White House task force issues report on fighting childhood obesity
Wednesday, May 12, 2010
In a tremendous show of administration muscle, Cabinet officials Tuesday stood shoulder to shoulder onstage with Michelle Obama to reveal results of the White House Task Force on Childhood Obesity: a 124-page report laying out 70 recommendations and a gentle warning that, while the federal government can't solve the obesity epidemic, it is prepared to take action where others don't.
The task force, created by the president as part of the first lady's "Let's Move" campaign, which launched in February, defined success by the numbers: returning this country to a childhood obesity rate of 5 percent by 2030. The current rate is about 20 percent.
Members of the task force, chaired by White House domestic policy adviser Melody Barnes, focused their efforts on five areas: prenatal care, empowering parents with nutritional information and community support, getting healthier foods into schools, increasing access to healthy foods in neglected urban and rural neighborhoods, and making sure that all kids are physically active.
The recommendations were unveiled at the Eisenhower Executive Office Building, where Barnes held up a copy of the report -- 90 days in the making -- with its multitude of sections and subsections. Cabinet officials lending their voices included Health and Human Services Secretary Kathleen Sebelius, Education Secretary Arne Duncan and Housing and Urban Development Secretary Shaun Donovan. The Federal Trade Commission was represented by Chairman Jon Leibowitz; Deputy Secretary Kathleen Merrigan appeared for the Agriculture Department; and White House adviser Nancy-Ann DeParle, fresh from the health-care reform fight, was on hand. In her remarks, the first lady made clear that the report would serve as a full-fledged playbook.
"For the first time -- this is the key -- we're setting really clear goals and benchmarks and measurable outcomes that will help tackle this challenge one step, one family and one child at a time," she said.
The power to move them
While many of the recommendations to food manufacturers and marketers rely on the enormous bully pulpit of the federal government as the motivation to act, the task force noted that agencies reserve the right to use more extreme measures -- subpoenas and new regulations -- if need be. Leibowitz noted during a question-and-answer session that he has not ruled out regulatory action if companies don't make headway in decreasing the amount of junk food advertised to kids. The report recommended that the federal and state governments "analyze the effect of state and local sales taxes on less healthy, energy-dense foods." In other words, a sugar or fat tax.
"Now we just need to follow through with the plan. We just need everyone to do their part -- and it's going to take everyone," the first lady said. "No one gets off the hook on this one."
Obama underscored the importance of reauthorizing and expanding the Child Nutrition Act and getting more children enrolled in its summer meals programs so health gains made during the school year are not lost during vacation months. Merrigan later noted that while 11 million children receive subsidized school breakfasts and lunches, only 2.4 million are part of the summer program. That gap, she said, represents missed opportunities for improved nutrition.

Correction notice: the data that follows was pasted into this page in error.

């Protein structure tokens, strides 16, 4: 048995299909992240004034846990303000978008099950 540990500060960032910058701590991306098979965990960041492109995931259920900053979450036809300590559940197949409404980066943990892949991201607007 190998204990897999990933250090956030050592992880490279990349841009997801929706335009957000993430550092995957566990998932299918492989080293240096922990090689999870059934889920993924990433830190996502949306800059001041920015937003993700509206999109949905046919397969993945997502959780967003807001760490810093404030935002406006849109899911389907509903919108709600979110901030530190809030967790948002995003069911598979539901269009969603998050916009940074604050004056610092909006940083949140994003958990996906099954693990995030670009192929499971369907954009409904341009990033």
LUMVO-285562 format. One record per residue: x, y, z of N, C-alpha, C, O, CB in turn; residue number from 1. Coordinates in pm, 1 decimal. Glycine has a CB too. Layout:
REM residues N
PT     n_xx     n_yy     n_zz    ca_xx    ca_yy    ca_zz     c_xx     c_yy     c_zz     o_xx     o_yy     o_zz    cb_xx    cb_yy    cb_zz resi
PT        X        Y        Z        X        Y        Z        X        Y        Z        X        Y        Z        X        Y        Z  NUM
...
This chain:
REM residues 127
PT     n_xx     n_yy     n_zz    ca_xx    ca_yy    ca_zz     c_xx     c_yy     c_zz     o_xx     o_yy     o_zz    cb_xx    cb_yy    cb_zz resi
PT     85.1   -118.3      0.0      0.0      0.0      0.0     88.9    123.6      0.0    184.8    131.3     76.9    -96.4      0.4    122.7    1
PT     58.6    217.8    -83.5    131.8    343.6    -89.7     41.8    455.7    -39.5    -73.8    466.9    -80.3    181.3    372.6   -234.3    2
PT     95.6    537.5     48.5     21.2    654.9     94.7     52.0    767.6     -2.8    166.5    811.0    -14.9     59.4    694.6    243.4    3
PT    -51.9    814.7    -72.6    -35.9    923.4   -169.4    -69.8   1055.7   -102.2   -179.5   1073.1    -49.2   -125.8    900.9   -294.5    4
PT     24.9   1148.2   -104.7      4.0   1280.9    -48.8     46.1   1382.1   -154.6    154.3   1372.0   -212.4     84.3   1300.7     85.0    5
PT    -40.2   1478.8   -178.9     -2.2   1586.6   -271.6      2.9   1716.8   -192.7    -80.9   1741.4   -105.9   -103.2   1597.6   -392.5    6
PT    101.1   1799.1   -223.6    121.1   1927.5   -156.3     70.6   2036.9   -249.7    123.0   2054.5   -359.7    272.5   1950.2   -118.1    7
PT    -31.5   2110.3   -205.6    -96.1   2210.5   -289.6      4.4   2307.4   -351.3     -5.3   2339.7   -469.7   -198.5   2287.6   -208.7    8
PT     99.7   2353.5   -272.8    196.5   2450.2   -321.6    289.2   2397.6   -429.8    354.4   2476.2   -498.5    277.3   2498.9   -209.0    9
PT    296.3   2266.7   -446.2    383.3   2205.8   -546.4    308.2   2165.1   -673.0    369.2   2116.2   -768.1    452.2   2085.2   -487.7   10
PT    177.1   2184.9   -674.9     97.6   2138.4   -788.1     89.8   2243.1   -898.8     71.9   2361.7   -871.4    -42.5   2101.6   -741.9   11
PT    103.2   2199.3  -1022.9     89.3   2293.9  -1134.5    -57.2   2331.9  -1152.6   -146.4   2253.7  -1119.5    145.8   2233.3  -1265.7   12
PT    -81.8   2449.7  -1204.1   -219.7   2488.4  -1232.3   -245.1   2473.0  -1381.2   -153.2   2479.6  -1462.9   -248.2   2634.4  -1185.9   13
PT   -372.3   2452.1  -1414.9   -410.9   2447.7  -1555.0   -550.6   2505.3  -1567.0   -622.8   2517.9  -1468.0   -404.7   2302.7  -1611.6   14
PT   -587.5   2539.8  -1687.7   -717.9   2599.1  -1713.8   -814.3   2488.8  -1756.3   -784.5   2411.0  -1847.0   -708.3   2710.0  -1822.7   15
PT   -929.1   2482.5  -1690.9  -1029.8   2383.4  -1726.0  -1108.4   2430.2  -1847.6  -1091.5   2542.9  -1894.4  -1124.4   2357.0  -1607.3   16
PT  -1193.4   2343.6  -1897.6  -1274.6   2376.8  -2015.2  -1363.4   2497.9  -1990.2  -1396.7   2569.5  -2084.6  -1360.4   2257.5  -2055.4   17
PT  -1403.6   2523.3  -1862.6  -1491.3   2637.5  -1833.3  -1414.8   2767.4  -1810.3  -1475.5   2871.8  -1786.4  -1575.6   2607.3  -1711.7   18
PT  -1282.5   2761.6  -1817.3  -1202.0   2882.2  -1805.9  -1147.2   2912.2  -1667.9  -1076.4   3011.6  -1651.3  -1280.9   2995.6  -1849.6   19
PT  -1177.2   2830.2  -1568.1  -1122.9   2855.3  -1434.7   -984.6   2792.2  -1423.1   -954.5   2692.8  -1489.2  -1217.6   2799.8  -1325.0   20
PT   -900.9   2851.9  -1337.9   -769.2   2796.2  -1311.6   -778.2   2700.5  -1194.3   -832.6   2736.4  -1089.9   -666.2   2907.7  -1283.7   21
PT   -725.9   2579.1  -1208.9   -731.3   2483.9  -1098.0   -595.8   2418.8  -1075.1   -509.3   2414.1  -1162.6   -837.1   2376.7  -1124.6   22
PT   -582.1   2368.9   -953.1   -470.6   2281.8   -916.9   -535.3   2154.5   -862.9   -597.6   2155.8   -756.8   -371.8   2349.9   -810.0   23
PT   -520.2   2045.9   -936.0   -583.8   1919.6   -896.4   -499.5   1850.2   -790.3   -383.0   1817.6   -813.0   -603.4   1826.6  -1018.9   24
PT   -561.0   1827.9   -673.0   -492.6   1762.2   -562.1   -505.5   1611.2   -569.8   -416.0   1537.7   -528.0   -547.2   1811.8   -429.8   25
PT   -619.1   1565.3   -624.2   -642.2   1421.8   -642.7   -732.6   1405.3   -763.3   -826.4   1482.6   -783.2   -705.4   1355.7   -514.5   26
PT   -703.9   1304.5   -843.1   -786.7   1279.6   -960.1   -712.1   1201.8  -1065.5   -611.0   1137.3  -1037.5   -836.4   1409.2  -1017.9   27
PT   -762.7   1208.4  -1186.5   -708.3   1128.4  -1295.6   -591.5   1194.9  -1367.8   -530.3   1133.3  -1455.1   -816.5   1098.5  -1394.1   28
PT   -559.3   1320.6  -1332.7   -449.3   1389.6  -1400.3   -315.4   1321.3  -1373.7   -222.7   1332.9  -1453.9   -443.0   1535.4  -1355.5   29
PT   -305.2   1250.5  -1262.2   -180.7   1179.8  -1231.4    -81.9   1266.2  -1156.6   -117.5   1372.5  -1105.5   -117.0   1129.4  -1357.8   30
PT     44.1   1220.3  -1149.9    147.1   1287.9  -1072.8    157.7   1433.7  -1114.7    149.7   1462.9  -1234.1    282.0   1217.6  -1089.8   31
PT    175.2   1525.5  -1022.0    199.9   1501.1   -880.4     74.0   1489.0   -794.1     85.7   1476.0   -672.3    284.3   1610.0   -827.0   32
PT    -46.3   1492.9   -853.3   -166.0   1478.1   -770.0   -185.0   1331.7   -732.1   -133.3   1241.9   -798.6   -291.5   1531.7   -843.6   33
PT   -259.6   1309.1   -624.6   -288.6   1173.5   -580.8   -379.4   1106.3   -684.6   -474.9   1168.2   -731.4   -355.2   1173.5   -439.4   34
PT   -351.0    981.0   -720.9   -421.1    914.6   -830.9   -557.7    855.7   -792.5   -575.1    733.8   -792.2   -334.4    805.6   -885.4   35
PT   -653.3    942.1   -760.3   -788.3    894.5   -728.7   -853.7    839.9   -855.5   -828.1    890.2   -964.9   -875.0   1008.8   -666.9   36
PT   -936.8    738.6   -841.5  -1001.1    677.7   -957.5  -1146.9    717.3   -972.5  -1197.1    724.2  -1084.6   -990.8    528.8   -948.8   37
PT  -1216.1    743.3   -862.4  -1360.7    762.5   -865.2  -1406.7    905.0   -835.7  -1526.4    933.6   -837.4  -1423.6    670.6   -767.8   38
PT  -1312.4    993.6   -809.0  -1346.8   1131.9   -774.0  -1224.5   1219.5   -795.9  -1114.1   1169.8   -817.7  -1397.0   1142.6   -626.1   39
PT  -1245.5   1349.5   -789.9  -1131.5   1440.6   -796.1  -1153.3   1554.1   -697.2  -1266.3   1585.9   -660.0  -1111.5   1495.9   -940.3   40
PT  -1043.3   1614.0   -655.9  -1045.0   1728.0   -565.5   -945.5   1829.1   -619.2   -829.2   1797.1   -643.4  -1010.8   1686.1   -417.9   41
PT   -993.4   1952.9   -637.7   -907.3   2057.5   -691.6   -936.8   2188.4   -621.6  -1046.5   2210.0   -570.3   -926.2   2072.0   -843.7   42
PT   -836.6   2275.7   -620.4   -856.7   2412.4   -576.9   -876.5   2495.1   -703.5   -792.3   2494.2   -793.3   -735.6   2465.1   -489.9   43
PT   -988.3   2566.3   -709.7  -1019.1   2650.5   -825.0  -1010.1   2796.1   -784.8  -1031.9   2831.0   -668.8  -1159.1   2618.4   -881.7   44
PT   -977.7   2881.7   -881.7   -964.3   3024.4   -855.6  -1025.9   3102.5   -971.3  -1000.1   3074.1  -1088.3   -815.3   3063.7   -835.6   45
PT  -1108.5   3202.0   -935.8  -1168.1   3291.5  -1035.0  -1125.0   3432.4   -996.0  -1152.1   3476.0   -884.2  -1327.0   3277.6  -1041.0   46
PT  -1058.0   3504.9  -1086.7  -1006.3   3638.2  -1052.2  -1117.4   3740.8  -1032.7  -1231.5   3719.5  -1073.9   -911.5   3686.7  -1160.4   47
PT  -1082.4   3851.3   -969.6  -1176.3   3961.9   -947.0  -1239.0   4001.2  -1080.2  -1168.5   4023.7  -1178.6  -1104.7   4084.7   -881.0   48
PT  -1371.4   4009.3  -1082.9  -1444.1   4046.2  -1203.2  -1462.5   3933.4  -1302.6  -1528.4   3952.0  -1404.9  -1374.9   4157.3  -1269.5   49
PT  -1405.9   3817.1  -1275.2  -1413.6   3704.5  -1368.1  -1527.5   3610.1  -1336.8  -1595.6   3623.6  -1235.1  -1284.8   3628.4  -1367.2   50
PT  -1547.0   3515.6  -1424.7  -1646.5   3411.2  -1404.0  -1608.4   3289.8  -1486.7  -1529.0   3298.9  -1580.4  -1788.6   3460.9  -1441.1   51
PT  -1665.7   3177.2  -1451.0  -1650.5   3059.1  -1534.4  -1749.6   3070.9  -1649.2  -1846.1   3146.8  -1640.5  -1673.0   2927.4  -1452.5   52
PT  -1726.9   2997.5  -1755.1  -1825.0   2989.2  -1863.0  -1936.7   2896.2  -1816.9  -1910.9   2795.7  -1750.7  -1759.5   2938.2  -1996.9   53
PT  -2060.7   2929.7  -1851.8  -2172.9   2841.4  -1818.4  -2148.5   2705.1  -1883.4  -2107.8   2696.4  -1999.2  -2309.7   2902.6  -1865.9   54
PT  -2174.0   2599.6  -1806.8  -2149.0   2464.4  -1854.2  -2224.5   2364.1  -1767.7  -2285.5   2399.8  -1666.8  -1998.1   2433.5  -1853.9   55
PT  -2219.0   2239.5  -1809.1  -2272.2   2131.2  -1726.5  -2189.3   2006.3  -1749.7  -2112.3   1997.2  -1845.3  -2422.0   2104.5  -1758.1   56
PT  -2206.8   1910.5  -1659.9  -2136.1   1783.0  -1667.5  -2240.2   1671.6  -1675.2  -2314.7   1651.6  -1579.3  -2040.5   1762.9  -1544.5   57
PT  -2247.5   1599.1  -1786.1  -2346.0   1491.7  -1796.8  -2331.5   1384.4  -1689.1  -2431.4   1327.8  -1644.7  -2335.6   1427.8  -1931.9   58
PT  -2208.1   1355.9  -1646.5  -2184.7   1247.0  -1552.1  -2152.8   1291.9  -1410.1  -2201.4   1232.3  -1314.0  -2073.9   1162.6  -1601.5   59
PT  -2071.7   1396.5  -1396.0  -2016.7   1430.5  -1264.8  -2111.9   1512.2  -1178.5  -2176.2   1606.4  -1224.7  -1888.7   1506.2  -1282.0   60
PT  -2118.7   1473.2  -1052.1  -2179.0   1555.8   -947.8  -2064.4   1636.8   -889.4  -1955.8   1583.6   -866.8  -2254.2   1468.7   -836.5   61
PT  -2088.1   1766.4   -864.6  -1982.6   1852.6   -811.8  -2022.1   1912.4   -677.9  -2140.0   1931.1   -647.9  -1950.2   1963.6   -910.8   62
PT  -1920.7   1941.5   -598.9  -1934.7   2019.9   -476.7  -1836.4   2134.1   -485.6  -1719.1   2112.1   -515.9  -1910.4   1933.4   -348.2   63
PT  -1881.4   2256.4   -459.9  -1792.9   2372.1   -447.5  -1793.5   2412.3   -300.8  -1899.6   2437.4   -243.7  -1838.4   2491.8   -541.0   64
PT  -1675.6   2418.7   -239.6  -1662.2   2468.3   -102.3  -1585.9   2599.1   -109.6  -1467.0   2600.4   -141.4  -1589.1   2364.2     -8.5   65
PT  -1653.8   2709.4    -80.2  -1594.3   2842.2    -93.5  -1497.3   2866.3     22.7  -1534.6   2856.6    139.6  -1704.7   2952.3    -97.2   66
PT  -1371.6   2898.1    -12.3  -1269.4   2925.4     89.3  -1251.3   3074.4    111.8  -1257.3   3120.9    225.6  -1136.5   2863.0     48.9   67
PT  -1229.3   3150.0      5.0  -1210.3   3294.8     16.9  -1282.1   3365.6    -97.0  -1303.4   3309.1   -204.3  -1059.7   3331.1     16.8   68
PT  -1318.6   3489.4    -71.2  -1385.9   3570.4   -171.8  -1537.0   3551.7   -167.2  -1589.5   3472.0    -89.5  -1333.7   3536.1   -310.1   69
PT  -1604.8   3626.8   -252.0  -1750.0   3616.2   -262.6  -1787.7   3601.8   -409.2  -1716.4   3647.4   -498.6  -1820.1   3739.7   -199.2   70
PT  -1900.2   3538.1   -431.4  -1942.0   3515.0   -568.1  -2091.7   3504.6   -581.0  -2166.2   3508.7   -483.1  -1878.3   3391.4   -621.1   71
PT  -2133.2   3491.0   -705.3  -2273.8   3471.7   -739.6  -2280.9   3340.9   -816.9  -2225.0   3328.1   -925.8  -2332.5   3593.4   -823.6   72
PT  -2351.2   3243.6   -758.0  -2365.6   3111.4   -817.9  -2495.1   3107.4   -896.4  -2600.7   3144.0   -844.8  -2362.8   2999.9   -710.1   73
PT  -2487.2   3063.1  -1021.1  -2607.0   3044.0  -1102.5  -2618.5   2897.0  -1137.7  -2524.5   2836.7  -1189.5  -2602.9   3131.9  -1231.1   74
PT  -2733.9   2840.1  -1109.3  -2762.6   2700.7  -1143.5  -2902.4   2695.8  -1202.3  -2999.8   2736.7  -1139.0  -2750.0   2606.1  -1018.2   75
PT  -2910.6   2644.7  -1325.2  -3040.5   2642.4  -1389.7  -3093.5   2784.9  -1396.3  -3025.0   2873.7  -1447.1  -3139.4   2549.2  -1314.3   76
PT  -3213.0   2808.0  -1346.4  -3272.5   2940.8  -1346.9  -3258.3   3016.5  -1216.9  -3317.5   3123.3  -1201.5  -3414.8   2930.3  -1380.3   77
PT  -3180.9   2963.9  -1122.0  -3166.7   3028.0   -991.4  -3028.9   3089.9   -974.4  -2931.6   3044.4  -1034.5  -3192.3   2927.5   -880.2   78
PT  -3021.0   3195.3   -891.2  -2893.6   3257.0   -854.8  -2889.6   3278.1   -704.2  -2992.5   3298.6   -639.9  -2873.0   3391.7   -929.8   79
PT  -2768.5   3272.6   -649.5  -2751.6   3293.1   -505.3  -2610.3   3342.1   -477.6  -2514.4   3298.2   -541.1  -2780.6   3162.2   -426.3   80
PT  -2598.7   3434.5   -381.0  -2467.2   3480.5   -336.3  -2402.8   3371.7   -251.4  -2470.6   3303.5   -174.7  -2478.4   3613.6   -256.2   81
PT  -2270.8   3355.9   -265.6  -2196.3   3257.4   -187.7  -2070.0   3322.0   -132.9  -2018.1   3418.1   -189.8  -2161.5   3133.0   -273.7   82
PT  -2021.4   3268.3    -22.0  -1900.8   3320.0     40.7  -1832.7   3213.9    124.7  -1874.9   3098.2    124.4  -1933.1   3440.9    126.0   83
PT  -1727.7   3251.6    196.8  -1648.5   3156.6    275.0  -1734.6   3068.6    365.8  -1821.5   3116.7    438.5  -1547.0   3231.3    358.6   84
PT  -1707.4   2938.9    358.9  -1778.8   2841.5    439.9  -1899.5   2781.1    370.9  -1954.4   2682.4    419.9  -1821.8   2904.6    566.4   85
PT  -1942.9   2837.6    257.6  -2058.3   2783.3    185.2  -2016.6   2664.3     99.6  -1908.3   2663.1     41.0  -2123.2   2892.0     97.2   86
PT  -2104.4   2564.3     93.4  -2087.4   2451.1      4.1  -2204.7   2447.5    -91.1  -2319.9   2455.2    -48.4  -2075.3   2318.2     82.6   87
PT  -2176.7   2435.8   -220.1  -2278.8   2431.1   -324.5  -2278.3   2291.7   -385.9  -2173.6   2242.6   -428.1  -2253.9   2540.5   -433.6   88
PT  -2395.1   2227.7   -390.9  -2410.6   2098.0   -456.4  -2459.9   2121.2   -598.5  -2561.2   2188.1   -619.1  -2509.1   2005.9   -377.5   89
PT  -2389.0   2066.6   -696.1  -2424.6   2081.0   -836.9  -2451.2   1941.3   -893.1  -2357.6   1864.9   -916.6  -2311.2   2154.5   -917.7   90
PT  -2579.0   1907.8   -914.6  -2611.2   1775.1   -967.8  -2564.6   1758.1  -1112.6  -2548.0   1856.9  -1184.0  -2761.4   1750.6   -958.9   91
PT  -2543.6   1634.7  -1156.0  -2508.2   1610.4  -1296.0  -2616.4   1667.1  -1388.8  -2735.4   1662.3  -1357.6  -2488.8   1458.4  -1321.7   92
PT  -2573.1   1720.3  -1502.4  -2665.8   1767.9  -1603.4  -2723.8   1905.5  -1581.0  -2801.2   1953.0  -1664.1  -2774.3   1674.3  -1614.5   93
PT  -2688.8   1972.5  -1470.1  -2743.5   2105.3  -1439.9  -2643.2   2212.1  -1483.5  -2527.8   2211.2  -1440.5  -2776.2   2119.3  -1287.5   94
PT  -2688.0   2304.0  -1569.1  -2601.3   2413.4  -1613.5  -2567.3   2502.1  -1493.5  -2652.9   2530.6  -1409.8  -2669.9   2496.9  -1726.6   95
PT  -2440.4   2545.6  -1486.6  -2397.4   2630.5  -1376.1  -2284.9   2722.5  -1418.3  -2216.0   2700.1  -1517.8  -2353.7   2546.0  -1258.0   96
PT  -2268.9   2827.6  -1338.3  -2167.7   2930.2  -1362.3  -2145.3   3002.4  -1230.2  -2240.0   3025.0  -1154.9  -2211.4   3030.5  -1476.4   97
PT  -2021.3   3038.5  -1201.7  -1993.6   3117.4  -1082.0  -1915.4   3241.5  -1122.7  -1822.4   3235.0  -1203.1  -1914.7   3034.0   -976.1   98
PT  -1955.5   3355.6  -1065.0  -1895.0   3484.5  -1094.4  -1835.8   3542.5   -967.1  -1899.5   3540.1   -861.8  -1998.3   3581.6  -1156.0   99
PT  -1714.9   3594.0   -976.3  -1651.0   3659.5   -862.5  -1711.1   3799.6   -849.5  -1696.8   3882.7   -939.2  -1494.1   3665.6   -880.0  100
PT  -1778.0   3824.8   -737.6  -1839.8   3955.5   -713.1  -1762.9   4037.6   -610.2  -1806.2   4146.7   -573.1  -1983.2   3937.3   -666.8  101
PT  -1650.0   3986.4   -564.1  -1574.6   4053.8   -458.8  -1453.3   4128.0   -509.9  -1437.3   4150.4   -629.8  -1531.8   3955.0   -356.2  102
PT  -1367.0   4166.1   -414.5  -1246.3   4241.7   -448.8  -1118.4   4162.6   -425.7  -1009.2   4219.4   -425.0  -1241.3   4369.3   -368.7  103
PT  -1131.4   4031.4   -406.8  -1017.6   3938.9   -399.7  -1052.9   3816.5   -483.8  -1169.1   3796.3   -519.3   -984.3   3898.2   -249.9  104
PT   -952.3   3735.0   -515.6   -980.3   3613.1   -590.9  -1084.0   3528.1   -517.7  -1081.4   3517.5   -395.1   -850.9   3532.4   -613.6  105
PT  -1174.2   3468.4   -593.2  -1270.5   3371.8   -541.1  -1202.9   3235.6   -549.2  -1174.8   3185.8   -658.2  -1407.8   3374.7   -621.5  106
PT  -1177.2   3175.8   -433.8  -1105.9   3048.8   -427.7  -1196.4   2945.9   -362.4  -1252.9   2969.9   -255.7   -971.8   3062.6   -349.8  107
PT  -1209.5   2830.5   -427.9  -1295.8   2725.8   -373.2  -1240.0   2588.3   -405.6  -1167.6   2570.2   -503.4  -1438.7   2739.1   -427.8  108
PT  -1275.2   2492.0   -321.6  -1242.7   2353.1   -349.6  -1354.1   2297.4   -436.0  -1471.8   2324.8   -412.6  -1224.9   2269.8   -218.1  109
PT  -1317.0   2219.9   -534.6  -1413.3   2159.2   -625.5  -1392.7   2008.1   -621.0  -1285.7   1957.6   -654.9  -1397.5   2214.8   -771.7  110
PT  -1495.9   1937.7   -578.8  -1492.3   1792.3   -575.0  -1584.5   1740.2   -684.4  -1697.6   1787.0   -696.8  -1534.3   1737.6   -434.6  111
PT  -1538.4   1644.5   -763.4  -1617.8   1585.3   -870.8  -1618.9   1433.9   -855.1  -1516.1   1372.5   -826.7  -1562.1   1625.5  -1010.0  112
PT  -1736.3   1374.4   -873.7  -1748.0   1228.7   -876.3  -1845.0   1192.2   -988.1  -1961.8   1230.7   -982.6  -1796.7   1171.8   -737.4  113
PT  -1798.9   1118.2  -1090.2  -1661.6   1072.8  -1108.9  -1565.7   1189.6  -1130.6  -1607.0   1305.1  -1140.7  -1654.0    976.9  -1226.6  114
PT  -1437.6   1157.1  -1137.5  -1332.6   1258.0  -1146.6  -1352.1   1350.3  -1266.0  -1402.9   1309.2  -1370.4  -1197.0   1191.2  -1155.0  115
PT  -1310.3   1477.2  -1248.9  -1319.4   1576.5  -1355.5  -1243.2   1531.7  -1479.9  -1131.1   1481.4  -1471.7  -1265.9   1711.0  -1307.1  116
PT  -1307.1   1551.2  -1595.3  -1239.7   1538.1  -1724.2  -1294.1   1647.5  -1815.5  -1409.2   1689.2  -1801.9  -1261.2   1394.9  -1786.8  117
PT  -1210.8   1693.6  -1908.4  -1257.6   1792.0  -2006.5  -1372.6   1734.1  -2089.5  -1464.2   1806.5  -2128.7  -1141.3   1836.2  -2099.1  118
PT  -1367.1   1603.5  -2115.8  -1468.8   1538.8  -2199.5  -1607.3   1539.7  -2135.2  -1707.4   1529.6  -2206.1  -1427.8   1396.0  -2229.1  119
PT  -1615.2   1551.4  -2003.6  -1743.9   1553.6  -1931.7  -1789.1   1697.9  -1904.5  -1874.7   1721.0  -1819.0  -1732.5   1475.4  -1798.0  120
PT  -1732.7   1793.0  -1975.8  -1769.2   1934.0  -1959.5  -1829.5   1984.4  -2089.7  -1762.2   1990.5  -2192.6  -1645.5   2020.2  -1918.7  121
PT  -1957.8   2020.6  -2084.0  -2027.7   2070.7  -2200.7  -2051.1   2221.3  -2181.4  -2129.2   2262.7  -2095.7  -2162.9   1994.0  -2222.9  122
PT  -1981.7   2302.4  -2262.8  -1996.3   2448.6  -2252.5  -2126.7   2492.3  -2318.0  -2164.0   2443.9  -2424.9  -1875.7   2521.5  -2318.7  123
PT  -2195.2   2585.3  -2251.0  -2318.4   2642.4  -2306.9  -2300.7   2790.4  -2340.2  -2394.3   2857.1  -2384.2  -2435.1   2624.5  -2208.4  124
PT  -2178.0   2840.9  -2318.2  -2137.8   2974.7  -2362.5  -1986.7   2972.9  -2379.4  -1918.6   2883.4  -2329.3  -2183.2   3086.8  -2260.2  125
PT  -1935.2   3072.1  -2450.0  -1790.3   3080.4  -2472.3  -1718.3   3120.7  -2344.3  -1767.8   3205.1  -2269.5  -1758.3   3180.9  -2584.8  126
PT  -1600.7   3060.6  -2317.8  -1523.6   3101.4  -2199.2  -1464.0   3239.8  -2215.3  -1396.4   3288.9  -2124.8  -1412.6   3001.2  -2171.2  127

Less is more
Recommendation 2.2: Labeling on packaged foods must be standardized. Recommendation 2.4: Restaurants need to adjust portion sizes. "Value marketing has been so lucrative for restaurants," says Margo Wootan, director of nutrition policy at the Center for Science in the Public Interest (CSPI). "They can give you more food on a plate, charge you more and make a profit."
Recommendation 2.6: Chains need to limit the licensing of popular characters to healthy foods. Recommendation 2.7: The country needs a standard definition of precisely what is meant by "marketing to children."
The report also encouraged women to breast-feed their children as an obesity preventative and urged communities to create work and child-care environments where that can happen.
The country also needs to rethink its approach to public housing, Donovan said, so sidewalks and bike paths are included in the planning. Street-facing porches should become part of the design standard because they give neighbors a direct view onto sidewalks and that helps improve neighborhood safety, he added.
In addition to the suggestions -- some stern, others more subtle -- the committee set out markers to measure progress. For instance, it would like to see kids eating 75 percent of the USDA recommended serving of fruits by 2015. The goal is to hit 85 percent by 2020 and 100 percent by 2030.
The report does not go so far as recommending an end to certain government subsidies, such as for corn, which have been criticized by many good-food advocates. But it does offer the possibility of subsidizing the purchase of healthy foods. And while Sebelius made clear that the committee is not suggesting a federal tax on sugar, she said that some municipalities have embraced the idea.
The report was lauded by the Robert Wood Johnson Foundation Center to Prevent Childhood Obesity, which has a long history of fighting youth obesity. And CSPI, the group that once called fettucine Alfredo a "heart attack on a plate," found the work encouraging. "It's not the usual kind of vague government recommendations like we should improve school foods," said Wootan, who was one of many community advisers, along with experts from RWJF. "It talks about increasing resources, increasing reimbursement rates, making sure there's food service equipment so schools can cook.
"It's not just the first lady saying these would be nice to do, but standing next to her are people from the departments with the resources to do something. It gives me hope that this is a national priority."